Somehow I waited two months to take a look at the “best of 2003” column from my favorite book critic Jonathan Yardley. For him 17 rather interesting books make the cut, and his two picks for best of the year are The Known World by Edward P. Jones and Gabriel Garcia Marquez’s memoir Living to Tell the Tale. Both of these are on the reading queue, and I’m very much looking forward to reading them. Here is Yardley’s column.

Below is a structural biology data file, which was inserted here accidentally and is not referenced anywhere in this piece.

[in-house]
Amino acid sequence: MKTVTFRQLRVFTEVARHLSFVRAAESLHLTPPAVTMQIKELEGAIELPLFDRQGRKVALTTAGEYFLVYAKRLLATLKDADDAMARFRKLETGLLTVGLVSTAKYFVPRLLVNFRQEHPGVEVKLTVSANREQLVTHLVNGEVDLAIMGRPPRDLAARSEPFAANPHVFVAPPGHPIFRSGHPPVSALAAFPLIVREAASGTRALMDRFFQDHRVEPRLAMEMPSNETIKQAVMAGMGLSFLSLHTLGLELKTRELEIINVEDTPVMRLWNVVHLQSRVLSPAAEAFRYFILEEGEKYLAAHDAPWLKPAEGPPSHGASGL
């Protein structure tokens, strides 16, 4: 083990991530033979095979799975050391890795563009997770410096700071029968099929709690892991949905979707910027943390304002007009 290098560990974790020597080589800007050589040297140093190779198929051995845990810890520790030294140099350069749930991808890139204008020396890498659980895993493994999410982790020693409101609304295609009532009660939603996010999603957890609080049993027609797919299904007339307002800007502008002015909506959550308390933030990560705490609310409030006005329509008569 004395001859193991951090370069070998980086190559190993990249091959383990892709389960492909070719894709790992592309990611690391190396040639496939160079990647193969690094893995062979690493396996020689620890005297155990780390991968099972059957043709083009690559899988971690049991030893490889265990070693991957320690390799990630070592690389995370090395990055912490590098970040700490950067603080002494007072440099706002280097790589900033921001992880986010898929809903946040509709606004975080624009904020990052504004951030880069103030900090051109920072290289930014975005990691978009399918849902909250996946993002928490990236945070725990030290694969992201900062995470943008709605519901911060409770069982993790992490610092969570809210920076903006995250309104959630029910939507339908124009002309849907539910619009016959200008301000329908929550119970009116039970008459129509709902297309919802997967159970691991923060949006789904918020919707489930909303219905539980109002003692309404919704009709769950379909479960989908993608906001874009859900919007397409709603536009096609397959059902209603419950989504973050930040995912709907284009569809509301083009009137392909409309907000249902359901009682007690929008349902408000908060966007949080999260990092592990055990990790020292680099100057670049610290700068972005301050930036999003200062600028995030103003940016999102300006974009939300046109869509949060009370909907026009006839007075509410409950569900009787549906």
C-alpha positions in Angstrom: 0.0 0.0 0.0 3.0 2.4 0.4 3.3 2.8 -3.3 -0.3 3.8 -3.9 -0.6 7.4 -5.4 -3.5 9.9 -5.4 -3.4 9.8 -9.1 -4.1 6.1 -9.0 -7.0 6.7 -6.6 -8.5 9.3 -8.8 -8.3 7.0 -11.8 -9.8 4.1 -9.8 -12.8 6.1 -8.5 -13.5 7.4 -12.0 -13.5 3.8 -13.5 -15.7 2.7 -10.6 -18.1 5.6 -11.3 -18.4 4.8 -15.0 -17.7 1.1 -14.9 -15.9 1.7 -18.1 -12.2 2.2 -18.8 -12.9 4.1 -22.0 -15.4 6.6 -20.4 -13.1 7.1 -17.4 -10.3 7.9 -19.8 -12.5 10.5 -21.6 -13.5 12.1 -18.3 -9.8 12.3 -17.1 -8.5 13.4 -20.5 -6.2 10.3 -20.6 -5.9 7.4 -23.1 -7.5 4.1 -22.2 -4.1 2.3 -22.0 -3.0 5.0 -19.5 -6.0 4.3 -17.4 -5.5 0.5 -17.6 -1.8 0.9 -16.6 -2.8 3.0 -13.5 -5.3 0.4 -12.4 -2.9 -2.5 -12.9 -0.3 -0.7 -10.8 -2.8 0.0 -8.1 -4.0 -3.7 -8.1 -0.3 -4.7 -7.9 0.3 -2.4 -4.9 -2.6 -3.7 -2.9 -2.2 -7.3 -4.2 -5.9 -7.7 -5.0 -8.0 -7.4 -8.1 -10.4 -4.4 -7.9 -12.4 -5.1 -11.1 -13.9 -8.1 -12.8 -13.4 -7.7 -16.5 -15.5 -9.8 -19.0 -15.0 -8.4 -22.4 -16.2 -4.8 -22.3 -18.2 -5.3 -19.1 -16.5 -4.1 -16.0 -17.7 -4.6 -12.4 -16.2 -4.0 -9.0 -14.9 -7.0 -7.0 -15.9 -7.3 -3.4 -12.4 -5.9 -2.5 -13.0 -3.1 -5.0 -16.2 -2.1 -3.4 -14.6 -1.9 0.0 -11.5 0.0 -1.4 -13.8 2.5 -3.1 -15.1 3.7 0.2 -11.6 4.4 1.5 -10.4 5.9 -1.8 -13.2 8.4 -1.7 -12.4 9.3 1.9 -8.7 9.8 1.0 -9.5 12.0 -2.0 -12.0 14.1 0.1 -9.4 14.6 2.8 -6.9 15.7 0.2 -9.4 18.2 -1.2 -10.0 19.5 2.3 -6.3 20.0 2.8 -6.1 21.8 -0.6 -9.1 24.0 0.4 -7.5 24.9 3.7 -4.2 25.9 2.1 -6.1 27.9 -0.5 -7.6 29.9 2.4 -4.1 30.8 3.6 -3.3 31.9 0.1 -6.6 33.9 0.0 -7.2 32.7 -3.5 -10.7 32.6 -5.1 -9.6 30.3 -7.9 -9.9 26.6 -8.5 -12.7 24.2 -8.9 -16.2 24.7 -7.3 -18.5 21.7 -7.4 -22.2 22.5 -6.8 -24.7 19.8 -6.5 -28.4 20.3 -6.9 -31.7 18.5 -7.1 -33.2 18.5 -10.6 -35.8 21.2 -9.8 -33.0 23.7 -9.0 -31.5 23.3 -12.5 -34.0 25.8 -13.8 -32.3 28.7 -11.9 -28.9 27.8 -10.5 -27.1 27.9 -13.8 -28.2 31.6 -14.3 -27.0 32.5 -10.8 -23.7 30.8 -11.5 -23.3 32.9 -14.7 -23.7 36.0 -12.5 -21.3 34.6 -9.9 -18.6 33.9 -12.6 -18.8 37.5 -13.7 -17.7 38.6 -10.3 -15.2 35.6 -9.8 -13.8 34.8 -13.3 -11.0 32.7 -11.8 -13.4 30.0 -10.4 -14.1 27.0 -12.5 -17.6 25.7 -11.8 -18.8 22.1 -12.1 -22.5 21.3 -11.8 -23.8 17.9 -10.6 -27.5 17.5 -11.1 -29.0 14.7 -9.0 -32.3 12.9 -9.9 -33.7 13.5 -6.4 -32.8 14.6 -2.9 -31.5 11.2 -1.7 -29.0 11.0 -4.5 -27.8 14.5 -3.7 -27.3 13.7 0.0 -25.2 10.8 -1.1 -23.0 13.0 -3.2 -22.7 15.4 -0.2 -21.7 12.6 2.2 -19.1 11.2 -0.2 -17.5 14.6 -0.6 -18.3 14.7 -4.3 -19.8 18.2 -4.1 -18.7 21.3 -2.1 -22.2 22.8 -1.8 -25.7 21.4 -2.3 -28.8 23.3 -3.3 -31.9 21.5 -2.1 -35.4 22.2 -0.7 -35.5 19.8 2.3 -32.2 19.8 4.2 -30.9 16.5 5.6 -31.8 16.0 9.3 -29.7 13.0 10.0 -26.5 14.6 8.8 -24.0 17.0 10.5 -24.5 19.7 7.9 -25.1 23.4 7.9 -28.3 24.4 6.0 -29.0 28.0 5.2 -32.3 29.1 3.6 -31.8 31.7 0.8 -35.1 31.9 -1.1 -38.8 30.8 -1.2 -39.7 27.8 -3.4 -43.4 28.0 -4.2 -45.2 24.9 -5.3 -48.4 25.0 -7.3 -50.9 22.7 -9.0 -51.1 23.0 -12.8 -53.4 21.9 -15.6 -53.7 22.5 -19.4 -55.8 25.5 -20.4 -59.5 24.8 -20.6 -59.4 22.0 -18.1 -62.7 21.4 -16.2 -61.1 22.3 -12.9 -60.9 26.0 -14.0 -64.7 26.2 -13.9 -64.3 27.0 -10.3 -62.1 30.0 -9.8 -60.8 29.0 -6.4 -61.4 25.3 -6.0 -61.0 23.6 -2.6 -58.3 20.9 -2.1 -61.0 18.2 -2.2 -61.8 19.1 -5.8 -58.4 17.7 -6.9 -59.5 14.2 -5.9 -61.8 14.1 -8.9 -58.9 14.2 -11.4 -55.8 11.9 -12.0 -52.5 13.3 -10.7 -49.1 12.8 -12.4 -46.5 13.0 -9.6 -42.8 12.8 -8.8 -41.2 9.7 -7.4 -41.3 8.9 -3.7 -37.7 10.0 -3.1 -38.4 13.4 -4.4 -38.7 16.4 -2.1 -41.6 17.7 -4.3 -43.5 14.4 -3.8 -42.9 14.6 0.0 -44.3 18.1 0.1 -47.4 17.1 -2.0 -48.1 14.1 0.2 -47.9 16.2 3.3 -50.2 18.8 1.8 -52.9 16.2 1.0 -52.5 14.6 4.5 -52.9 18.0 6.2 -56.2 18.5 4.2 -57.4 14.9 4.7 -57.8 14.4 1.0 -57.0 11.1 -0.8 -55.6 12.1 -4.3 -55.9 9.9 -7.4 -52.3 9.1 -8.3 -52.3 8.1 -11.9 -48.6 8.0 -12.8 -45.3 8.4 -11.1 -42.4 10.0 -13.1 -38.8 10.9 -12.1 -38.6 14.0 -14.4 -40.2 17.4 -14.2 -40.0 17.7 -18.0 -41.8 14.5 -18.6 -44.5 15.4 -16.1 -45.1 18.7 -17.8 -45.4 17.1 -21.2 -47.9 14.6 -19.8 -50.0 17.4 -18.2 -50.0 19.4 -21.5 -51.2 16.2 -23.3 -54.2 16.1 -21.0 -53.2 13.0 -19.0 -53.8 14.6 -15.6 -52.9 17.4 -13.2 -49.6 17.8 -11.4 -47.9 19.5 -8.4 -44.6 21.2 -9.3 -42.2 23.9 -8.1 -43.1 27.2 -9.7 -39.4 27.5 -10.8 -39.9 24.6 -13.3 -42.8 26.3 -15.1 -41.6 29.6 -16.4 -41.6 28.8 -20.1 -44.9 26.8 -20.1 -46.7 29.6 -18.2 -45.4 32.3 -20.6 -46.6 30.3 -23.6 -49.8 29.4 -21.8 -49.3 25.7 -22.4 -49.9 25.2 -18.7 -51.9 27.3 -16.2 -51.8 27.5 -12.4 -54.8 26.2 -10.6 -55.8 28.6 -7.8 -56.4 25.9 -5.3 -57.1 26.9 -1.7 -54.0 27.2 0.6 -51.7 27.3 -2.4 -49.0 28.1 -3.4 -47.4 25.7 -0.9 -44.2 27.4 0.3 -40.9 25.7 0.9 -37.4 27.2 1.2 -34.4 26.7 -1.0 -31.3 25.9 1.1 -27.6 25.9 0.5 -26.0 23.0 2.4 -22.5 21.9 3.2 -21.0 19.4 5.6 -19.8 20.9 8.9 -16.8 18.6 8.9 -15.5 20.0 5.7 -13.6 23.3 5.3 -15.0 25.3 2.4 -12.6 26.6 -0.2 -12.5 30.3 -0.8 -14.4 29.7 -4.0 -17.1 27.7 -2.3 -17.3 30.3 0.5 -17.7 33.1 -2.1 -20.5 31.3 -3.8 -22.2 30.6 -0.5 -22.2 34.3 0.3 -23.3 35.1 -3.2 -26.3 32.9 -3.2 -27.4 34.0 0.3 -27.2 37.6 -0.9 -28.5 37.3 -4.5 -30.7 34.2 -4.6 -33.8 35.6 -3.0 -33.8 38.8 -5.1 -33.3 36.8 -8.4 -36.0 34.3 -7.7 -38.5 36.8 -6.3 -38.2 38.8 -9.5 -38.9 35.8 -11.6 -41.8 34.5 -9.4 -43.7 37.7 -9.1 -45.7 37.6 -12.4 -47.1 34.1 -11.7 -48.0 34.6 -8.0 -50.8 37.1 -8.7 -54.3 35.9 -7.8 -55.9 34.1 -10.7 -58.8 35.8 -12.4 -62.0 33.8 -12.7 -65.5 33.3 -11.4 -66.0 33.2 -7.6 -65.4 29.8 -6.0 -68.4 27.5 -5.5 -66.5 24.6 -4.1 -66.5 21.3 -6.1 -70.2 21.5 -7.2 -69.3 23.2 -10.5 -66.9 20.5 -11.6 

Two British papers have put out their “best books” lists for the year. The Guardian asked some literary luminaries to pick their favorites, while The Independent compiled a mega-review that amounts to the story of 2004 in books. If you like year-end “best of” lists about any and all things, check out Fimoculous, who is collecting them.Bookspotting: spotted on the el: Best New American Voices 2005. Everyone says the short story is dead, so it’s nice to see people reading a collection while they’re out and about.